A few months ago I went to a doctor who specializes in women's health. She was very informative about PCOS as well as many other concerns. She pointed out the importance of staying away from processed foods because of the added hormones that are added into them. She mentioned that she had went to a seminar at Mayo clinic in Arizona that previous month and a big topic of discussion was the rise of PCOS diagnosis and the rise in hormones added to our food. If you think about it, it makes perfect sense. Having PCOS means we already have an imbalance in hormones, why add more hormones from our food into the mix and expect our body to know what to do with them?
She also mentioned a few other things that we should really avoid.
I found a great article with basically the same suggestions she had for me.
1. Sugar and refined carbohydrates.
This includes sugar, biscuits, cakes, pies, white bread, rolls, white pasta, rice (brown rice is okay in small amounts), many breakfast cereals (including toasted cereal with or without dried fruit, fruit loops, coco pops), dried fruits, soft drinks, candy, ice cream; but also ‘hidden sugars’ in flavoured yoghurt, many processed foods, fruit juices, packaged soups and sauces etc.
Insulin resistance and impaired glucose tolerance are one of the main causes for PCOS; and a diet high in sugar or foods easily converted into sugar (such as refined carbohydrates) is directly linked to this. (10-14), A diet high in sugar not only affects insulin levels, but also hinders ovulation. A study in 2003 found that making diet and lifestyle changes to improve glucose metabolism improved ovulation just as effectively if not better than Metformin and/or Clomiphene (15).
2. Trans fatty acids.
A 2% increase in the daily intake of energy from trans unsaturated fats was associated with a 73% greater risk of ovulation problems in one study, while and obtaining 2% of daily energy intake from trans fats rather than from monounsaturated fats (found in nuts, seeds, fish etc) was associated with a more than doubled risk of ovulation problems. (18)
Trans fatty acids are found in vegetable oils (eg canola), cakes, biscuits, muffins, pies, crusts, margarine, shortening, cake/pancake mixes, donuts, French fries, chips, candy, frozen dinners and other processed foods. If you are looking for a snack, a small handful of unroasted, unsalted nuts and seeds is a far better idea than a biscuit, cake or any of the above mentioned foods.
Just two cups of coffee a day boosts levels of oestradiol, the type of oestrogen produced in your ovaries. Women who drink 4-5 cups of coffee a day produce 70% more oestrogen in the follicular phase (weeks after ovulation) of the menstrual cycle (20).
It has been well known for a long time that alcohol consumption increases the risk on PCOS. Some studies show that the risk on developing PCOS is 50% higher in those who consume alcohol (11). The liver is responsible for eliminating excessive levels of oestrogen from your body. Consumption of alcohol puts an excessive burden on the liver. Elimination of alcohol from the body becomes paramount and thereby hinders its capacity of eliminating the oestrogen from your body and thus contributes to an oestrogen dominant environment. Apart from that, alcohol is quickly converted into sugar in your body, contributing to impaired glucose tolerance, insulin resistance and diabetes type II. Finally, alcohol creates acidity which in its turn causes inflammation that can then feed into impaired glucose tolerance.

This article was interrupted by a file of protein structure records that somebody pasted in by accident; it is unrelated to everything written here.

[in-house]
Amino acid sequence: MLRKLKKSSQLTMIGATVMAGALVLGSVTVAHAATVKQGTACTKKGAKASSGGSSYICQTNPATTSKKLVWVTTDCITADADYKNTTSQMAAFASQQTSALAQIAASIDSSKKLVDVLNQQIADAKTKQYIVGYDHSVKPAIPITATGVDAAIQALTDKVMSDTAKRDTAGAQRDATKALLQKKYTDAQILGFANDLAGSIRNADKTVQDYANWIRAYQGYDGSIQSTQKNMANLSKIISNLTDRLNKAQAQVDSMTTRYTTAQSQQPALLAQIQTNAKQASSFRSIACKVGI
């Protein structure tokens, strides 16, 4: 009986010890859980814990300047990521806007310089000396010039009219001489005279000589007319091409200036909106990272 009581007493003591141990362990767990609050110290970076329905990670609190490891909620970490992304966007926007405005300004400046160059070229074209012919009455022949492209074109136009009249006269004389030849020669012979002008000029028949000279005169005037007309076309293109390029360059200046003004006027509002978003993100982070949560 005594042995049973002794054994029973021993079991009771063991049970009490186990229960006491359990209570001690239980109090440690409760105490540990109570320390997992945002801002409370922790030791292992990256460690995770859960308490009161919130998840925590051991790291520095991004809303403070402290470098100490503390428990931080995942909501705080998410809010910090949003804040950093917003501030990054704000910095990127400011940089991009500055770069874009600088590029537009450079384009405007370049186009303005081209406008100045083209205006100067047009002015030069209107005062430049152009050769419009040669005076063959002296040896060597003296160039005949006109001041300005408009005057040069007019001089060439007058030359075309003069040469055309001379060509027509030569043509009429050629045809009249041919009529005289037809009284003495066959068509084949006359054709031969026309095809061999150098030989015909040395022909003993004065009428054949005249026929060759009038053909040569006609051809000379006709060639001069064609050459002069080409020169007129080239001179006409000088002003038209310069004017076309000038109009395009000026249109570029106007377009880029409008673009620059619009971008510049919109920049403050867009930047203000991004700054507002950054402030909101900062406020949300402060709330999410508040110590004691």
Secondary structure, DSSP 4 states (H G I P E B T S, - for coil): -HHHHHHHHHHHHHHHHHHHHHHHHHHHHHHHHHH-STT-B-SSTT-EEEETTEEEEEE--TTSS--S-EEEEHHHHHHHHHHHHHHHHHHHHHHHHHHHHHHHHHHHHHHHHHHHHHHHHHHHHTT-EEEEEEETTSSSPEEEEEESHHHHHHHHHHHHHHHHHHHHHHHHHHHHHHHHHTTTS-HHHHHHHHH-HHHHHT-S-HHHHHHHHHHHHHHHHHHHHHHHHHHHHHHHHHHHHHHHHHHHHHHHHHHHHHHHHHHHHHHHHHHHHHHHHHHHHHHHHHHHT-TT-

5. Processed foods
All processed foods come with additives, preservatives and chemical flavours which stimulate the production of prostaglandins (a type of hormone or messenger) that trigger inflammation. Inflammation is not only a result of PCOS, but also a contributing factor as it increases insulin levels. The negative health effects of additives are too many to list. If you are interested in more detailed information on how they affect female hormones, “The Chemical Maze” by Bill Statham lists them one by one. This book is also available as an app.
6. Artificial sweeteners
Artificial sweeteners have been linked with increased oestrogen levels, increased inflammation and increased testosterone levels (19). Artificial sweeteners are often found in ‘diet’ products, implying that they are healthy while the opposite is true. Natural sweeteners are a better choice if you really want to sweeten your food or drink, for instance stevia, agave syrup, yacon syrup or Xylitol.
7. Saturated fat.
There is an association between a diet high fat, particularly saturated fat, and reduced insulin sensitivity (16,17). Saturated fats are found in foods such as fat on meat, chicken with the skin left on, full fat dairy products, butter and take-away foods. Saturated fats are always listed on the nutrition panel so when choosing between foods in the supermarket, compare the nutrition information panel on the back and choose the one lowest in saturated fat. Choosing lean meat, skin-off chicken (preferably organic) and low fat diary is a better option.
Basically the best way to eat correctly with PCOS is to choose healthy, complex carbs, choose organic and unprocessed foods, avoid caffeine, if you must drink alcohol do so in moderation, and stay away from artificial sweeteners.
It is so hard to do and I struggle with it on a daily basis. My best advise is to shop smart and plan ahead!
Hi my name is Whitney and I'm a mom to 2 adorable boys. Here you'll find our story of infertility, adoption, grief, and hope. I'm an open book so you'll never know what I'll post next!